By detaining the Papua Five for a minor border infringement, Indonesia is sending a clear message to Fisheries Minister Tony Burke: stop treating our fishermen as criminals and burning their boats.

Actually it is a message to the rest of us too. We have all have sat and watched “authorities” burning boats on the evening news in passive agreement for years. We accept that vessels that have fished the same waters for hundreds of years are suddenly a threat to sharks, turtles … all the charismatic species we like to watch on TV but that other people rely on for food.

As the Brisbane Times’ Tom Allard reports, “last financial year 1232 illegal fishermen were caught in Australian waters, held in detention centres here, and had their boats destroyed.”

So who knows how many — up to 1232 — Indonesian families are now waiting for the return of their loved ones. And it’s more than just the detentions. The destruction of the boats, often the only assets of entire fishing communities, is not even always legal or justified.

“The three men (fishermen)were put on trial and had their boat destroyed after Australian authorities claimed they caught them fishing illegally for trepang in April this year.
“But there was no trepang on board and last week a Supreme Court ordered a jury to acquit them because of lack of evidence.”

Australia’s northern waters were extended from three to 200 nautical miles or more after 1989 — effectively stealing traditional fishing grounds of tens of thousands of fisherfolk — claiming fishing grounds Australia has never fished historically and is still barely fishing today.

Without a significant population or market, Australia’s northern waters have miniscule fisheries by Asian standards with the lowest commercial catch rates at 17.0 kg per square kilometre per annum according to researcher Walter Starck who also states:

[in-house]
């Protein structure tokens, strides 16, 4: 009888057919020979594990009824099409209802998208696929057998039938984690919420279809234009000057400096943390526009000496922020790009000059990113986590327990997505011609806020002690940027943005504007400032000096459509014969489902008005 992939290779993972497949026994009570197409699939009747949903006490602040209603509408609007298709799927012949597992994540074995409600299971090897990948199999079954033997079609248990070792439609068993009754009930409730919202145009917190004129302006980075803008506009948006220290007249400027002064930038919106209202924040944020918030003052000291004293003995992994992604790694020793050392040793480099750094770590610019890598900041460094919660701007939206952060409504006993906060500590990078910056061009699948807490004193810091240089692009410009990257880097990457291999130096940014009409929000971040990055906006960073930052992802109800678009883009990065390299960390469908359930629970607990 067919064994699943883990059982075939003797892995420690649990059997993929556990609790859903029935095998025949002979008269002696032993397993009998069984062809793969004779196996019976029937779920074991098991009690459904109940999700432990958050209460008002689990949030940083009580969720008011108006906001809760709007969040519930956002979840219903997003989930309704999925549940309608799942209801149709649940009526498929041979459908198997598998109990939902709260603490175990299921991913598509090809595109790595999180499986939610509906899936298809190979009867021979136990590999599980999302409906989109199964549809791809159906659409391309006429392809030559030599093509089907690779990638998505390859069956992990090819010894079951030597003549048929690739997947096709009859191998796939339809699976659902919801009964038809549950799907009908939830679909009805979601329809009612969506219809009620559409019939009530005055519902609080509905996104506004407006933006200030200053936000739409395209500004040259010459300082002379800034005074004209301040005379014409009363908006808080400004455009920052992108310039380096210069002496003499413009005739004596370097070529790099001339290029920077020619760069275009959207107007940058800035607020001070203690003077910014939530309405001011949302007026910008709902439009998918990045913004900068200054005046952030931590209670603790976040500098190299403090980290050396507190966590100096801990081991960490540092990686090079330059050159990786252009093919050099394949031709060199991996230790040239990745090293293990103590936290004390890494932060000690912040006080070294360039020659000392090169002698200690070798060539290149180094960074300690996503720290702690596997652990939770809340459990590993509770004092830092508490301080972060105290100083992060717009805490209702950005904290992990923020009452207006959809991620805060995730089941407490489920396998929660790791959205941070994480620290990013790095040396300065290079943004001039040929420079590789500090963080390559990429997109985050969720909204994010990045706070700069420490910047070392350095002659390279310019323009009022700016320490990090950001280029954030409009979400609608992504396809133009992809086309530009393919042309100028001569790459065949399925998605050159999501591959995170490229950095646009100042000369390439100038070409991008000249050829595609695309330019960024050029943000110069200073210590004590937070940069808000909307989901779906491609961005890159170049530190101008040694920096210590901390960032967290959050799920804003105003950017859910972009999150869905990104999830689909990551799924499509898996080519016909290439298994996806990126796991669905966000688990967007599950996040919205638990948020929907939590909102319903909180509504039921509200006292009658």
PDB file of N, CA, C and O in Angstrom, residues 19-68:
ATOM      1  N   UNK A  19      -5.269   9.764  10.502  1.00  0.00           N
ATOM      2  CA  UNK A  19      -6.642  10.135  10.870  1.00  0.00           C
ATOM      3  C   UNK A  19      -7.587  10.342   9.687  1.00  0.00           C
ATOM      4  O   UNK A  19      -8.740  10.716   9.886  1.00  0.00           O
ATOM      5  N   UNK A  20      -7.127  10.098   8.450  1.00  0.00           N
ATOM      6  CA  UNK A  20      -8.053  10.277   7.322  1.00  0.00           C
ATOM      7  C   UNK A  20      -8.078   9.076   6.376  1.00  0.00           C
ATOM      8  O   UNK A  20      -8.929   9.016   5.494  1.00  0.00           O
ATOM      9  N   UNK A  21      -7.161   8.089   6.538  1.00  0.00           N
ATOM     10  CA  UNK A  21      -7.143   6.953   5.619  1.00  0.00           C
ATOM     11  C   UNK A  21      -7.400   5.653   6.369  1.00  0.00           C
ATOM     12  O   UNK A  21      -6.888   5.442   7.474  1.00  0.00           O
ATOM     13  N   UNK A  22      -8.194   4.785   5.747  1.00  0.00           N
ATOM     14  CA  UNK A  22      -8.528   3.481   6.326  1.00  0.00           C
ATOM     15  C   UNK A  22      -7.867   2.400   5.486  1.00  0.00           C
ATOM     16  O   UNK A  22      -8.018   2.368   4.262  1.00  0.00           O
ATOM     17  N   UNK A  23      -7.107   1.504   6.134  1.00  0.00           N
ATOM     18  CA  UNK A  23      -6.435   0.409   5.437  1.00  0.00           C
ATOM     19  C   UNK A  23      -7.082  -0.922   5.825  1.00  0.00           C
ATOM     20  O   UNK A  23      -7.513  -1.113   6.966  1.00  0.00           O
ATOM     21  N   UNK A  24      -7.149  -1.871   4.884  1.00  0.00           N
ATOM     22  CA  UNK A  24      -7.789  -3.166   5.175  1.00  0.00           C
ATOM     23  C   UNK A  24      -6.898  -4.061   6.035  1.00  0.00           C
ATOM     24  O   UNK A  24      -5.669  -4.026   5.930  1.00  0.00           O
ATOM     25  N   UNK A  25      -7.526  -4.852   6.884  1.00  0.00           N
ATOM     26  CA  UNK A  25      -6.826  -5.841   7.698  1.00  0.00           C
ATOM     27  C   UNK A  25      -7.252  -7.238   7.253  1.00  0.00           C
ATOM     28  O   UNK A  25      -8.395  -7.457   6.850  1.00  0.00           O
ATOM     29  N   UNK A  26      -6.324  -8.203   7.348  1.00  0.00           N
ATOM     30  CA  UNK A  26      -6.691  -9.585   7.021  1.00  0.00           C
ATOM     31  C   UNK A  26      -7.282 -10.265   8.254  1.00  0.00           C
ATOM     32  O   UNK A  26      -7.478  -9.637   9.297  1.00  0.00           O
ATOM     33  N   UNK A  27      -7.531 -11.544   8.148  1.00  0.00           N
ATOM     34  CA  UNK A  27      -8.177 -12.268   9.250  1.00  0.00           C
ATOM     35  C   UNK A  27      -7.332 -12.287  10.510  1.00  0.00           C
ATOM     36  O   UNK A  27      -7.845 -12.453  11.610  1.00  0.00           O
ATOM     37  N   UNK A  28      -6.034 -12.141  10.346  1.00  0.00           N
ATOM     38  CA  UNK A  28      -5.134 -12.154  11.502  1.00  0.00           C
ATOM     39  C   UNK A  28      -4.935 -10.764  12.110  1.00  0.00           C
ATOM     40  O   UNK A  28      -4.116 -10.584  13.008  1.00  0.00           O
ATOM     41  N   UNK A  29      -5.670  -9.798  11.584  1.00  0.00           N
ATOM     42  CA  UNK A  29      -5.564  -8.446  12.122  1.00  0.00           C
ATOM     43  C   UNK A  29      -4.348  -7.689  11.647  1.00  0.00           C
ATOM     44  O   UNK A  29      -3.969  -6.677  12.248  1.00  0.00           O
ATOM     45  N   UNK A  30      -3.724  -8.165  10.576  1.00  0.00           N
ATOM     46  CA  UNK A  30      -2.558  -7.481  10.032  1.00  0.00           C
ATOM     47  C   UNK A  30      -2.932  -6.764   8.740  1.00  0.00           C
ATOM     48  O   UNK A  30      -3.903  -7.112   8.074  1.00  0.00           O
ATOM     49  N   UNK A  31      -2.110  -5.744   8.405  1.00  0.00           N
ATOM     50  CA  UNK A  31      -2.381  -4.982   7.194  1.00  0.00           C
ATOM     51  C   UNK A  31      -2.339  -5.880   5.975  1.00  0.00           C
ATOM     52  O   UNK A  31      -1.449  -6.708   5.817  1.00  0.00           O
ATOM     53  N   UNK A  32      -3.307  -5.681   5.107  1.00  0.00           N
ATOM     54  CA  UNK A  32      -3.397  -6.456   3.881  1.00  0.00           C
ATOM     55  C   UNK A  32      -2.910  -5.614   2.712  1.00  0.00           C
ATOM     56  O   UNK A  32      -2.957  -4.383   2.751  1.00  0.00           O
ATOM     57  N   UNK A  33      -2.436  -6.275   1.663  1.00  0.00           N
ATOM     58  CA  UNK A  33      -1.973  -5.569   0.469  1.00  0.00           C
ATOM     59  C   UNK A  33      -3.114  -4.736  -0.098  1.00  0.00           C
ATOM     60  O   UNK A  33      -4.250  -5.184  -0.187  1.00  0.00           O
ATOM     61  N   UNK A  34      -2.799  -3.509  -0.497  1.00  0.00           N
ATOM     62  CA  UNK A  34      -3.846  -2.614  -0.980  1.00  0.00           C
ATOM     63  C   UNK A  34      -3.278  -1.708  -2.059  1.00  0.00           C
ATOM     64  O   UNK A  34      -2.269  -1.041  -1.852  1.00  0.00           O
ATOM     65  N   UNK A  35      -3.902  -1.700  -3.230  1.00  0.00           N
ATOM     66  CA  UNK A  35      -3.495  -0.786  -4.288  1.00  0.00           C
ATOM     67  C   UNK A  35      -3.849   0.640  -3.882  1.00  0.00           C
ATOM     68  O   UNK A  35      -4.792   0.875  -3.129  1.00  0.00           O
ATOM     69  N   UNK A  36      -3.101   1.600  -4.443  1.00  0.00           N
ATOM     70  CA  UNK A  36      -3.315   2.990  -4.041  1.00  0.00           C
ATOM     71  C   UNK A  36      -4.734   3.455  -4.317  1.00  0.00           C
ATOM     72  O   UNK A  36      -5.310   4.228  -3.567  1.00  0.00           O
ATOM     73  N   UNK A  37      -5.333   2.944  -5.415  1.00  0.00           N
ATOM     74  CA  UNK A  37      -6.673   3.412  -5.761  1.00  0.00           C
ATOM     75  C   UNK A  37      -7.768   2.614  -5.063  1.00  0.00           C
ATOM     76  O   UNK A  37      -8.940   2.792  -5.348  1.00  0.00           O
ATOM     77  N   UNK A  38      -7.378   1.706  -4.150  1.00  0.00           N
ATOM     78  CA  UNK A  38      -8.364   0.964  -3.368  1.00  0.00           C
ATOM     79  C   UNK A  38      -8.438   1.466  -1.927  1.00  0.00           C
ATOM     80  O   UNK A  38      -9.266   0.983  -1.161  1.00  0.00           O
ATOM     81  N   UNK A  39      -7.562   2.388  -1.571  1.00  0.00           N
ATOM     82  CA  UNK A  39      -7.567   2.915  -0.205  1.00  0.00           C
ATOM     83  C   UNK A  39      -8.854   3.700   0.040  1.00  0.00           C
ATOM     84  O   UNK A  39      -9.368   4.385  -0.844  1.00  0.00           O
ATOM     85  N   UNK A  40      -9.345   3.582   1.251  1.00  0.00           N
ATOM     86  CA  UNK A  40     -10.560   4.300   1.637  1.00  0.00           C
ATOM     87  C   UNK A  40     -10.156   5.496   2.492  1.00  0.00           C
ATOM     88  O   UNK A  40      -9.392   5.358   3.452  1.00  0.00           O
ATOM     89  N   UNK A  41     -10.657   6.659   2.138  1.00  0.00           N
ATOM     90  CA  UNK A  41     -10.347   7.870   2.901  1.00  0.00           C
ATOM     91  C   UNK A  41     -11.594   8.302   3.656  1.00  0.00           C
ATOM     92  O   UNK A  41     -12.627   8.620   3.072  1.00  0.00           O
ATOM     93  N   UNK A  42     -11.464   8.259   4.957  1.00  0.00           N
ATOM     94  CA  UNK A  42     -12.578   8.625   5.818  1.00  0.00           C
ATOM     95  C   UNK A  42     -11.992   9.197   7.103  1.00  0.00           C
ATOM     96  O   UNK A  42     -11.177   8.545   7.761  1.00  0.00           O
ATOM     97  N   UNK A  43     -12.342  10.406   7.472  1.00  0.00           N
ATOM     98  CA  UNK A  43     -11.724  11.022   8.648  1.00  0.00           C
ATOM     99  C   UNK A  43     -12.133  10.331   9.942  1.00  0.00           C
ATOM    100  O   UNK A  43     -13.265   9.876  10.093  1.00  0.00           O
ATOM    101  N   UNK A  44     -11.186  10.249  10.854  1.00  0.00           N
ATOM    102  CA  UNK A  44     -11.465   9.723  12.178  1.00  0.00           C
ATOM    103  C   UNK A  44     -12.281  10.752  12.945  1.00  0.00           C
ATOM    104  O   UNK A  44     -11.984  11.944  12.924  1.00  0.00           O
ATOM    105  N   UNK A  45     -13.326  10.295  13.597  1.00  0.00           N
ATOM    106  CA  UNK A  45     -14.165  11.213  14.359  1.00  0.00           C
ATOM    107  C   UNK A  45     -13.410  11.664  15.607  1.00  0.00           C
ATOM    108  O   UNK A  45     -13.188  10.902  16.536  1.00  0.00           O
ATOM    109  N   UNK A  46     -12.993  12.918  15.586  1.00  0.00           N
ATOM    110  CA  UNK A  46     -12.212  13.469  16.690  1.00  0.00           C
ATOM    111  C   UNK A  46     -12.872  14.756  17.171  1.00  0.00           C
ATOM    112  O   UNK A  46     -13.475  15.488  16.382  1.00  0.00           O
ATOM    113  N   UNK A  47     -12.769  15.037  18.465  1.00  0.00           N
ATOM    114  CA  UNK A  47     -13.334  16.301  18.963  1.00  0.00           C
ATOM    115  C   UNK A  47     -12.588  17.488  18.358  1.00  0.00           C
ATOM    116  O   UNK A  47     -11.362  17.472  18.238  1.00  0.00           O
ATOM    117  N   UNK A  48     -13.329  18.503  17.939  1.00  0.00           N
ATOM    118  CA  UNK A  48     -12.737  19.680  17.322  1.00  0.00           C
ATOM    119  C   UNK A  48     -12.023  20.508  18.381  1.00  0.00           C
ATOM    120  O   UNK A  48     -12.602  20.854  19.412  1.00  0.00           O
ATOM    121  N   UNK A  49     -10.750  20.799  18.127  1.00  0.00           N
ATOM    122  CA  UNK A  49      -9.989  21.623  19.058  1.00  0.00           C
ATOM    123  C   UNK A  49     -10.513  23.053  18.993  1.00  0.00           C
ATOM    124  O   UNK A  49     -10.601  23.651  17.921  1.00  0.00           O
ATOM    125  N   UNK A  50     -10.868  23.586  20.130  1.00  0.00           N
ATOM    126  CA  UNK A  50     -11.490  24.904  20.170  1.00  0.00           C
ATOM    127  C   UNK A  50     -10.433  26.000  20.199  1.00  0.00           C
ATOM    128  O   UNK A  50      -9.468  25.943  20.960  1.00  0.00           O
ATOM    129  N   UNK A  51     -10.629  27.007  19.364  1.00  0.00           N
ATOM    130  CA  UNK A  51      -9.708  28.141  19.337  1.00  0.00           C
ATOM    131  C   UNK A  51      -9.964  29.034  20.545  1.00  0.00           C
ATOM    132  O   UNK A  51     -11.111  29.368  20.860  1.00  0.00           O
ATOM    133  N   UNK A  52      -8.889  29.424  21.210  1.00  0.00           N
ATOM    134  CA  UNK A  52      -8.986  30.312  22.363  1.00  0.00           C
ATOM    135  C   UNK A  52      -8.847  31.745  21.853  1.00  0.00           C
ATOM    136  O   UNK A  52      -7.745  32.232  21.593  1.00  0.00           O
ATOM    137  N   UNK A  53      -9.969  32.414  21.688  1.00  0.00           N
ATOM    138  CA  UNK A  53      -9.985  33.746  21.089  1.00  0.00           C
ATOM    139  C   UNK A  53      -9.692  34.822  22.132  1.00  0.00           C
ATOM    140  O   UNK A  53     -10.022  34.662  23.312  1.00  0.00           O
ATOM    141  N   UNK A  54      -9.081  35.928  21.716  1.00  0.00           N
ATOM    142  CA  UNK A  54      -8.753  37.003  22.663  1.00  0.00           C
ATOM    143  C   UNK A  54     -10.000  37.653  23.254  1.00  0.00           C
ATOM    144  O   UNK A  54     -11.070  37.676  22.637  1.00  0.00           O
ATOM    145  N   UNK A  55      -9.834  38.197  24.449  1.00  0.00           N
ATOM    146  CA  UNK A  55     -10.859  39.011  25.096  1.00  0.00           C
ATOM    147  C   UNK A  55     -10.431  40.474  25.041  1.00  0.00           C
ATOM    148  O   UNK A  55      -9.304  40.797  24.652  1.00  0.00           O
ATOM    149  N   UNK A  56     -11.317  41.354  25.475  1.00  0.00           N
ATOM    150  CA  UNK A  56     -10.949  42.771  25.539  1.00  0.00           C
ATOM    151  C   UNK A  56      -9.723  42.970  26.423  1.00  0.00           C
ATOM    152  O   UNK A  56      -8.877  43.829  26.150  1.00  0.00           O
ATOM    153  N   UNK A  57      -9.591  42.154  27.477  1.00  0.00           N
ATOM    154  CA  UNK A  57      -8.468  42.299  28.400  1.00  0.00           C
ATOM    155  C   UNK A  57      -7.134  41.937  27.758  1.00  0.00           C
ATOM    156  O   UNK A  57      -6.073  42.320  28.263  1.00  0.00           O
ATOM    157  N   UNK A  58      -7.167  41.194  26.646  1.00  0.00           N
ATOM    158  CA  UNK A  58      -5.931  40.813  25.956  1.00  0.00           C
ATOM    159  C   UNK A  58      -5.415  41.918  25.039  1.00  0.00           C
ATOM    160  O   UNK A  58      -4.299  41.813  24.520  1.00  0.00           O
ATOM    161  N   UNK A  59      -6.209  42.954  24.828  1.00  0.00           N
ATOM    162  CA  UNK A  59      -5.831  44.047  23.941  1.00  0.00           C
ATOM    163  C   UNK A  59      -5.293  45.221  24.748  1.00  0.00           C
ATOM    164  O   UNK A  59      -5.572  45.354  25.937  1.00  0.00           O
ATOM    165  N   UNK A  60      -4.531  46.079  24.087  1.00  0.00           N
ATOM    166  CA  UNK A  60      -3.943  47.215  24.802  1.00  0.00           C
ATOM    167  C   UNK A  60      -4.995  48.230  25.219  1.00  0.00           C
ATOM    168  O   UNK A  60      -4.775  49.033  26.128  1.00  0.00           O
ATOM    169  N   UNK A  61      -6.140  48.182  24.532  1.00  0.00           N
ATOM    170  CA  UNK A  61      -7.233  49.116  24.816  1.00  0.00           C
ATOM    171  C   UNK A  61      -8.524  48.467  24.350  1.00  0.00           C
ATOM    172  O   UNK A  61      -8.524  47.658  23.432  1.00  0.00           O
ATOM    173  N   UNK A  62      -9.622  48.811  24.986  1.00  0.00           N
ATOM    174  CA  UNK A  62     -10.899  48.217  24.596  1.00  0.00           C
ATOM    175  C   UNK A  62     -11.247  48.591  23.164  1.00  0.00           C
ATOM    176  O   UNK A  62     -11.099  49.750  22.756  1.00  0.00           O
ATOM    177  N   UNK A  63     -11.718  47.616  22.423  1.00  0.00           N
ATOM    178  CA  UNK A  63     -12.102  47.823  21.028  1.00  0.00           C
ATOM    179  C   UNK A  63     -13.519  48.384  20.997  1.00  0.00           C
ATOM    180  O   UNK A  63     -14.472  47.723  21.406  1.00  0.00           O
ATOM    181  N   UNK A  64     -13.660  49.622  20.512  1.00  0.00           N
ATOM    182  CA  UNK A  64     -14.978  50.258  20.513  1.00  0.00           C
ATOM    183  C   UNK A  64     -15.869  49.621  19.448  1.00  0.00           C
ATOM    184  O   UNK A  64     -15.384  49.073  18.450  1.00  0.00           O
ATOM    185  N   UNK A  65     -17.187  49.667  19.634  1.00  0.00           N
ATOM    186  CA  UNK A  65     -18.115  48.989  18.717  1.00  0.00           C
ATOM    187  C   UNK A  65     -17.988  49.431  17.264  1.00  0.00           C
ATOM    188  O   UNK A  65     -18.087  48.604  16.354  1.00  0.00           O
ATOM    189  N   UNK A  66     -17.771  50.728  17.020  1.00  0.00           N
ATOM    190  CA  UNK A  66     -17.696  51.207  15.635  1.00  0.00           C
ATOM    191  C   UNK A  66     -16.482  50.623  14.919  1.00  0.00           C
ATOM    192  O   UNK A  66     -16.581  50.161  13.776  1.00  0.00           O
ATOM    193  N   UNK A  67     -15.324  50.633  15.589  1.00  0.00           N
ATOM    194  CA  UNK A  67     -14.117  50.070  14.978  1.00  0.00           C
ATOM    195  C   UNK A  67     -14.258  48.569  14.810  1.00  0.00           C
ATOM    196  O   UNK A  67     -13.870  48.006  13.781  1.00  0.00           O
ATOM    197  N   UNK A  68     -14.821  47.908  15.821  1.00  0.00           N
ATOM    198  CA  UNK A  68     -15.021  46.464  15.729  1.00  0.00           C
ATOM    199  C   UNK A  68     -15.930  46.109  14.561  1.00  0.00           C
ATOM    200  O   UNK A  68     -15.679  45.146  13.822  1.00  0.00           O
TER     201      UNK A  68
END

“Elsewhere, over a wide range of Pacific reefs, the annual harvest averages some 7,700 kg/km2, (Fig. 2) and these reefs are generally considered by fisheries biol­ogists to be sustainably harvested (Adams et al., 1996). Because in actual practice this level of catch is ongoing, expert opinion in this instance is consistent with observ­able fact.”

The Australian Fisheries Management Authority (AFMA) has grown to a massive bureaucracy and set up a trade in “future rights in the catch specific volumes of fish” — better known as quotas. By making fish “private property” to catch fish without a quota or licence becomes theft.

The cost of protecting these “Australian Fish” is high, many of times the value of the Australian northern waters catch. The Ocean Viking — a floating prison — is leased and a major portion of customs and navy work in northern waters is directed to illegal fishing. Then there are costs of private prison companies for detention, the costs for courts and the costs of AFMA’s enforcement role.

The abhorrent treatment of Indonesian fishermen has been an issue for more than a decade with articles in Inside Indonesia by Jill Elliot highlighting the issue in 1996:

“In the past decade, 140 Indonesian fishermen drowned in Australian waters, a further 400 were imprisoned. Many drown still because they have to fish in zones without the benefit of motors, GPS or any equipment more modern than the mid-nineteenth century — a sadistic attempt to limit fishing.”

Hopefully Tony Burke and the rest of the Australian community will listen now that Indonesia has made an obvious example of Australians who created a similar minor territorial infringement. At least Indonesia is allowing the five Australians to go home and did not burn their plane.